People have died from tobacco-related diseases since the opening of the first FCTC working group on 28 October 1999.
Legal actions taken by private parties or by states against manufacturers of tobacco products have significant potential to reduce the extensive harm to public health caused by tobacco products. The potential positive results of legal action including product liability, medical cost recovery, or rights-based litigation include:
- Compelling tobacco manufacturers to raise prices to cover their actual or anticipated liabilities. Higher costs lower tobacco consumption—especially among children and teenagers, who are more price-sensitive than adults.
- Deterring dishonest practices that increase the risk of liability. Deterrence of ‘intentional torts' is a main goal of the civil justice system.
- Educating the public about the risks of tobacco use, particularly the strong causal link between tobacco use and disease, since lawsuits attract extensive, free media coverage.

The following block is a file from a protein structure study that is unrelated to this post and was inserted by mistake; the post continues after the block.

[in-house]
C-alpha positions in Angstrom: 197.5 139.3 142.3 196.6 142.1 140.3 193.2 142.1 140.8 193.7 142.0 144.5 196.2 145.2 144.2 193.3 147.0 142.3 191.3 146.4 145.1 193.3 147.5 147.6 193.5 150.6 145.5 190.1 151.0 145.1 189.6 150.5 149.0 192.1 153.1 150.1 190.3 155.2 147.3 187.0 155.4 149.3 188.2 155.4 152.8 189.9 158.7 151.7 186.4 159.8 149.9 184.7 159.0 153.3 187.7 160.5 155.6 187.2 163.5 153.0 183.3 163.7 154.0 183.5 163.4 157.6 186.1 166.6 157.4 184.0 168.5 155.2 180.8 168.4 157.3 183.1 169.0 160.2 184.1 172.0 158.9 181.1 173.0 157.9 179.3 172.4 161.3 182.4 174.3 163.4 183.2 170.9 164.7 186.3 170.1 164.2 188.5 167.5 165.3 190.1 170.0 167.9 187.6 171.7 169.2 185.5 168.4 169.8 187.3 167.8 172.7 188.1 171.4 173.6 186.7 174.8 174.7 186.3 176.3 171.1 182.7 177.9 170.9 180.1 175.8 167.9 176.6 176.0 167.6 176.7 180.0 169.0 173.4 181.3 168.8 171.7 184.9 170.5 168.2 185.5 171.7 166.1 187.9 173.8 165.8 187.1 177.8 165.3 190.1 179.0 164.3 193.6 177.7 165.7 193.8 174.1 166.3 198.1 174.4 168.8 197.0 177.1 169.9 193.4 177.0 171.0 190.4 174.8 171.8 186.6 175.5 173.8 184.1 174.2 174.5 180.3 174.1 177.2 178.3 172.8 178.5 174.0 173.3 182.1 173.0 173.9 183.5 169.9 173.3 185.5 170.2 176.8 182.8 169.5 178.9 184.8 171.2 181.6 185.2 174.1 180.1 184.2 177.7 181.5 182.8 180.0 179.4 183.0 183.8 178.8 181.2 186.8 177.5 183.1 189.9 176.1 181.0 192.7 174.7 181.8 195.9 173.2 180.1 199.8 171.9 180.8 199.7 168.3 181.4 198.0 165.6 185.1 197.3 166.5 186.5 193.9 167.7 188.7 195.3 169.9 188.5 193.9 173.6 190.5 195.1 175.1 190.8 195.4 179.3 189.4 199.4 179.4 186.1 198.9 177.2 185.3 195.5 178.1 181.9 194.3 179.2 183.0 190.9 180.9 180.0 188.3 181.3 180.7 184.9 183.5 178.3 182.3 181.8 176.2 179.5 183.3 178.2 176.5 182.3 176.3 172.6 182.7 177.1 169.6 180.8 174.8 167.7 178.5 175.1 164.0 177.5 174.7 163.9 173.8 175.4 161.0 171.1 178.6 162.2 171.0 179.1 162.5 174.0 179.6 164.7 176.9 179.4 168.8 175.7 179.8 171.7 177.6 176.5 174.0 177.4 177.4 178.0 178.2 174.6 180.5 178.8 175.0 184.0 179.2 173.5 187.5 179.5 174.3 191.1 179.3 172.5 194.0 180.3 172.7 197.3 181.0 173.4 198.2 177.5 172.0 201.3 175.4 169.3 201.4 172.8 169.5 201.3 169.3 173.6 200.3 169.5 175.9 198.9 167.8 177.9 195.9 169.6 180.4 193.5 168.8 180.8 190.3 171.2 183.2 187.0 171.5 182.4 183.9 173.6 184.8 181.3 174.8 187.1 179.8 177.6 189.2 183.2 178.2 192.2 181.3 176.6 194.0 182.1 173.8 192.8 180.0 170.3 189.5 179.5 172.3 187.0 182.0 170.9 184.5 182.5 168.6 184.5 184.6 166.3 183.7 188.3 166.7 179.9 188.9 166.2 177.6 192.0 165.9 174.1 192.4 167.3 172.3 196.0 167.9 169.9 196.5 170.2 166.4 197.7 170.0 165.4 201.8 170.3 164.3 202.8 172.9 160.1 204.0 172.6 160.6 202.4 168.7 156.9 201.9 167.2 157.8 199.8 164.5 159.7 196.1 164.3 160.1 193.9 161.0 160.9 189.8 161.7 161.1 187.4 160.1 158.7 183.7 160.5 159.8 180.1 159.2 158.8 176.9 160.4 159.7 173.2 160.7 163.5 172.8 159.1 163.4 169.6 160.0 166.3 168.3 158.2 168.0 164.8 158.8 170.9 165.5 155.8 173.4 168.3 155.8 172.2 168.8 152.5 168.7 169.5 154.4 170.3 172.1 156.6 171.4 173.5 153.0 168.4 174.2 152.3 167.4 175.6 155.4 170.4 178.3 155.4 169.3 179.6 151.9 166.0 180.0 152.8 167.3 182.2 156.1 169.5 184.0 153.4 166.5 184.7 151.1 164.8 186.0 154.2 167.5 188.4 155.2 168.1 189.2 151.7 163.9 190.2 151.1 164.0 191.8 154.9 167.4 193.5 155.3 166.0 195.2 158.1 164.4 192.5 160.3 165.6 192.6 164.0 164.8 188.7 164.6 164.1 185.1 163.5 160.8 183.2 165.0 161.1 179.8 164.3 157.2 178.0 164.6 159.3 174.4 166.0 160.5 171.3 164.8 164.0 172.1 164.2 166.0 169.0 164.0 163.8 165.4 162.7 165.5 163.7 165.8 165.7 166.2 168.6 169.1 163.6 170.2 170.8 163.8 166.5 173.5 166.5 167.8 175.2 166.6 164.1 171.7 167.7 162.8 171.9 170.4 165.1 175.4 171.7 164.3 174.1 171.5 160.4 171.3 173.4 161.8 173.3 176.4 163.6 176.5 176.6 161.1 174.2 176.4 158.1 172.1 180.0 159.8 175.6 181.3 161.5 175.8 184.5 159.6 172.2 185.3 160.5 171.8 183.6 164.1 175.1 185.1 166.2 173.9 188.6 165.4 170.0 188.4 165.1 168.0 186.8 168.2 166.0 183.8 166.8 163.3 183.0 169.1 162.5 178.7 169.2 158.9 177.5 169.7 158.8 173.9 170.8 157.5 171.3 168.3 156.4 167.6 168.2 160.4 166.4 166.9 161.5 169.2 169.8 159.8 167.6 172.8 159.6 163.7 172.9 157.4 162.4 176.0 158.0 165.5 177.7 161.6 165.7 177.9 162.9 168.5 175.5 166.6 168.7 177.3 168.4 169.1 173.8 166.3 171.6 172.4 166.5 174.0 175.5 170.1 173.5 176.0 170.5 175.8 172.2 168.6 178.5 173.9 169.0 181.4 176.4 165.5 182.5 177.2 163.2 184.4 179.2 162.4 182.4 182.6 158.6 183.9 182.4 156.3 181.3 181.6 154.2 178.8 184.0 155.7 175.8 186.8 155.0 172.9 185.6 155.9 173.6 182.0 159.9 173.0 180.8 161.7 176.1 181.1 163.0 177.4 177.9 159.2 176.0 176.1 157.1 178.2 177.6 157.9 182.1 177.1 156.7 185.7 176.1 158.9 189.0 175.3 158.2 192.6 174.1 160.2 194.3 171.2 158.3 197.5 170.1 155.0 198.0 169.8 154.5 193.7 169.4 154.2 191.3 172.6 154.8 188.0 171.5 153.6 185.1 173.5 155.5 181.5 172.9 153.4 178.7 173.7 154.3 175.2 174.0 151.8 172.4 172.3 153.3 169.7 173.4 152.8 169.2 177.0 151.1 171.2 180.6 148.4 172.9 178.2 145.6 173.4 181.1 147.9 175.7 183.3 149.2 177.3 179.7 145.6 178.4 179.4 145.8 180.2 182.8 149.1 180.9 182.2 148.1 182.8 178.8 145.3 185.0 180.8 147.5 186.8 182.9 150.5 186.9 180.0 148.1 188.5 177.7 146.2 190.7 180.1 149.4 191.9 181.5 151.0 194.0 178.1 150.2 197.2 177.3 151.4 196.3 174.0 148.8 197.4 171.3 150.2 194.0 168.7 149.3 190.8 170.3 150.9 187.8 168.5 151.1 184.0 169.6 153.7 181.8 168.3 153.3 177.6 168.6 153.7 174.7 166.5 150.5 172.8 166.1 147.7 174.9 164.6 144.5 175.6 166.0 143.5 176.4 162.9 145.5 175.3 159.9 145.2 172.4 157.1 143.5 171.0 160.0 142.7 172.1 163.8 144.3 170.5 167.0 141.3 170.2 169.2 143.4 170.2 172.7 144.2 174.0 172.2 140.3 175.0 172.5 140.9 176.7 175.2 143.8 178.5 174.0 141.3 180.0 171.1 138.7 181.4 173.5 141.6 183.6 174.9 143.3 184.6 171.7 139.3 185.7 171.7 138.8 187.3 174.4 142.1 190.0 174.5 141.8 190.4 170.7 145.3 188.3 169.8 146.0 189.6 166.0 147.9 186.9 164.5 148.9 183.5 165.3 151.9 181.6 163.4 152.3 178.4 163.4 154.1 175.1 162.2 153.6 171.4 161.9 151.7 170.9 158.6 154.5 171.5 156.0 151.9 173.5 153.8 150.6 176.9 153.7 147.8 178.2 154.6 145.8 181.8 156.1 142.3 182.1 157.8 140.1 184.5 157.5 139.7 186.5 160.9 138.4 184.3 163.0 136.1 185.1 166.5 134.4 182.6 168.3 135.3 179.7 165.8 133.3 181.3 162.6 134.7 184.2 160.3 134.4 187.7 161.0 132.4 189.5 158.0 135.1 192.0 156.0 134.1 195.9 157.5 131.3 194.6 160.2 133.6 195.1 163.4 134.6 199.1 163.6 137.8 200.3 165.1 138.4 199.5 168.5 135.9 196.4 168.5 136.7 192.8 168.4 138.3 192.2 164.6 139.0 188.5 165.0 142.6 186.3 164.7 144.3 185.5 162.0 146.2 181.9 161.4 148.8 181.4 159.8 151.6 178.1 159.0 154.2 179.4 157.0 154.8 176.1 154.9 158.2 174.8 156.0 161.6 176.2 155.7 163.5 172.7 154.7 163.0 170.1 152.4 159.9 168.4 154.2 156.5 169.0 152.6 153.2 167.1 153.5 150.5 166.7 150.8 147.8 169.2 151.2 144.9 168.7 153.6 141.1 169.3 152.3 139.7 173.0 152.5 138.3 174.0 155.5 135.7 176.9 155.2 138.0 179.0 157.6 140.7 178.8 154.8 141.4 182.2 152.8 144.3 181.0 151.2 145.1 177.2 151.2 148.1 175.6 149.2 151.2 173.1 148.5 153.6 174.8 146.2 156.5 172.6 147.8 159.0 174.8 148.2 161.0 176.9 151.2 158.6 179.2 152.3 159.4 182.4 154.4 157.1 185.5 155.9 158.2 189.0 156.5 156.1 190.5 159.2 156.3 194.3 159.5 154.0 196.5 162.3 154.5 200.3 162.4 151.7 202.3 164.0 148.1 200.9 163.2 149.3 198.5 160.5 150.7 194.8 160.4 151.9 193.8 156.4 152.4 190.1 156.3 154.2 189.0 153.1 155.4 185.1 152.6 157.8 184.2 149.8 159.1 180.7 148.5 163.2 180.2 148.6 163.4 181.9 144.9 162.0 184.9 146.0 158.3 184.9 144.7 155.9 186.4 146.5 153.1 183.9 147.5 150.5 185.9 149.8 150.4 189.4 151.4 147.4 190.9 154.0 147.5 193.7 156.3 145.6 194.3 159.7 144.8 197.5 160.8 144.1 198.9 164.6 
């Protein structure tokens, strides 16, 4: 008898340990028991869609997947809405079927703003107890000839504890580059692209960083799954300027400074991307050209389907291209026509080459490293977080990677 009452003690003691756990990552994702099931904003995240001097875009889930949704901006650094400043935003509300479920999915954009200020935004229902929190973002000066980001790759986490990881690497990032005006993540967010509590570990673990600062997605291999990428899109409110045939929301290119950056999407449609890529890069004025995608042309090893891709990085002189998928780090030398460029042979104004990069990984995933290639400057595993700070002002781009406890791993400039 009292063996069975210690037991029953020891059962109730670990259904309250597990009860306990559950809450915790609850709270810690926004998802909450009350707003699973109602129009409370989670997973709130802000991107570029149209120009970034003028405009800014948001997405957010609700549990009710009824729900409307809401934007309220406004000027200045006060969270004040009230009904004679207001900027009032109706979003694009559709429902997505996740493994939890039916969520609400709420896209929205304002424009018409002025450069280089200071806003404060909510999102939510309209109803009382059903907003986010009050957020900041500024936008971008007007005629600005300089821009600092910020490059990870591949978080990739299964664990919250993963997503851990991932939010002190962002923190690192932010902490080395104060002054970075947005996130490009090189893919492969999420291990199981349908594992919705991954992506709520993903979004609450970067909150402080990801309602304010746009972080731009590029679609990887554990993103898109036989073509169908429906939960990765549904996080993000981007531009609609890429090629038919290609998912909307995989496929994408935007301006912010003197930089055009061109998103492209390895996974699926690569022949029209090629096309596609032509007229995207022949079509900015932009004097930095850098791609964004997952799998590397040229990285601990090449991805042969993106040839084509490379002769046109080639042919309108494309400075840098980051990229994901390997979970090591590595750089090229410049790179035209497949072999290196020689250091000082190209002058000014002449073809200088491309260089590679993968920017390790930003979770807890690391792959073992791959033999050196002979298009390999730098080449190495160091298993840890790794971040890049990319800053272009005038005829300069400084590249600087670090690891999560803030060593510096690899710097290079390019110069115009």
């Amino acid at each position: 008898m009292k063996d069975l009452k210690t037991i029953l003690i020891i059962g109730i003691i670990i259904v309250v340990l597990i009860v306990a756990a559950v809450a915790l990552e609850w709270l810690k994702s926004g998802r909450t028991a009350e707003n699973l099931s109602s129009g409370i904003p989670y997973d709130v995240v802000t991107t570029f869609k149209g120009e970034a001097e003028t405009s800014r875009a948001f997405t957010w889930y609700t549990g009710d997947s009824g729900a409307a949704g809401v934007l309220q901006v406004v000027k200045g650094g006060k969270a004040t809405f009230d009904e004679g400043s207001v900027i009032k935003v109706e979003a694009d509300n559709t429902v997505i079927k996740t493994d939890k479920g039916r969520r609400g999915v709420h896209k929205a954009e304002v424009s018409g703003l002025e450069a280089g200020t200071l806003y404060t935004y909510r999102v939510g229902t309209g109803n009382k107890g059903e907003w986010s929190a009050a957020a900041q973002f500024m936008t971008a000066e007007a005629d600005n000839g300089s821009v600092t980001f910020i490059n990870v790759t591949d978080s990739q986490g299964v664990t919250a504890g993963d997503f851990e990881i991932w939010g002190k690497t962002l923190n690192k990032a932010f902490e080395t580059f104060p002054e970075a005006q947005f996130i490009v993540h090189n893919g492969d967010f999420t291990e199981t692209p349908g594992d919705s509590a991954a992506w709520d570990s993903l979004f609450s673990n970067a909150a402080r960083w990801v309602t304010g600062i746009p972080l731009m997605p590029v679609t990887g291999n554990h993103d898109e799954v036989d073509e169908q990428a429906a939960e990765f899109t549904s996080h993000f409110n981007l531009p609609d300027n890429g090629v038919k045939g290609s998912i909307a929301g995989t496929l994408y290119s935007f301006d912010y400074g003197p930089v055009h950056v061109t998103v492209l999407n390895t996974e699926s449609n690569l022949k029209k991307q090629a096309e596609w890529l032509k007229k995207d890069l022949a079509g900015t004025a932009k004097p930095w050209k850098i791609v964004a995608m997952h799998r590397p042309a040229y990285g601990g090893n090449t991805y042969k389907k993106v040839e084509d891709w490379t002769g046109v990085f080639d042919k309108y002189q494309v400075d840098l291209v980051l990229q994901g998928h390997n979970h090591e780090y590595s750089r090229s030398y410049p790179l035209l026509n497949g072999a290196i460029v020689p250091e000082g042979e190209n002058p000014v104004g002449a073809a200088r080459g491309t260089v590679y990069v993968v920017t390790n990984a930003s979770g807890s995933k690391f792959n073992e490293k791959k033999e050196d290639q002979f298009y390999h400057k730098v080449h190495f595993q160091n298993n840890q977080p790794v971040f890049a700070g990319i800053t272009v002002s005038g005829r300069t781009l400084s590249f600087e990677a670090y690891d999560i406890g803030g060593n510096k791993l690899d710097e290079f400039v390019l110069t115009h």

- Compensating injured parties, including injured smokers and non-smokers, their families, and health care systems.
- Delegitimizing the industry by exposing patterns of reprehensible conduct. For example, many U.S. politicians discontinued taking tobacco company campaign contributions in the late 1990s, largely because the discovery process in pending lawsuits revealed stunning industry misconduct. Loss of political esteem or loyalty can facilitate the passage of effective comprehensive tobacco control legislation.
- Preventing abhorrent advertising or marketing campaigns by compelling enforcement of existing legal restrictions or under rights-based theories.
- Enlisting a new team of skilled and resourceful advocates on the side of reducing tobacco use.
While not greatly utilized to date, criminal liability may provide an even more powerful incentive for discontinuing illegal practices that contribute to tobacco's public health toll.
In addition, legal actions taken against employers and occupiers of public venues over the harms caused by secondhand smoke have played a critical role in many countries in stimulating legislative and policy changes to create smoke-free workplaces and public places.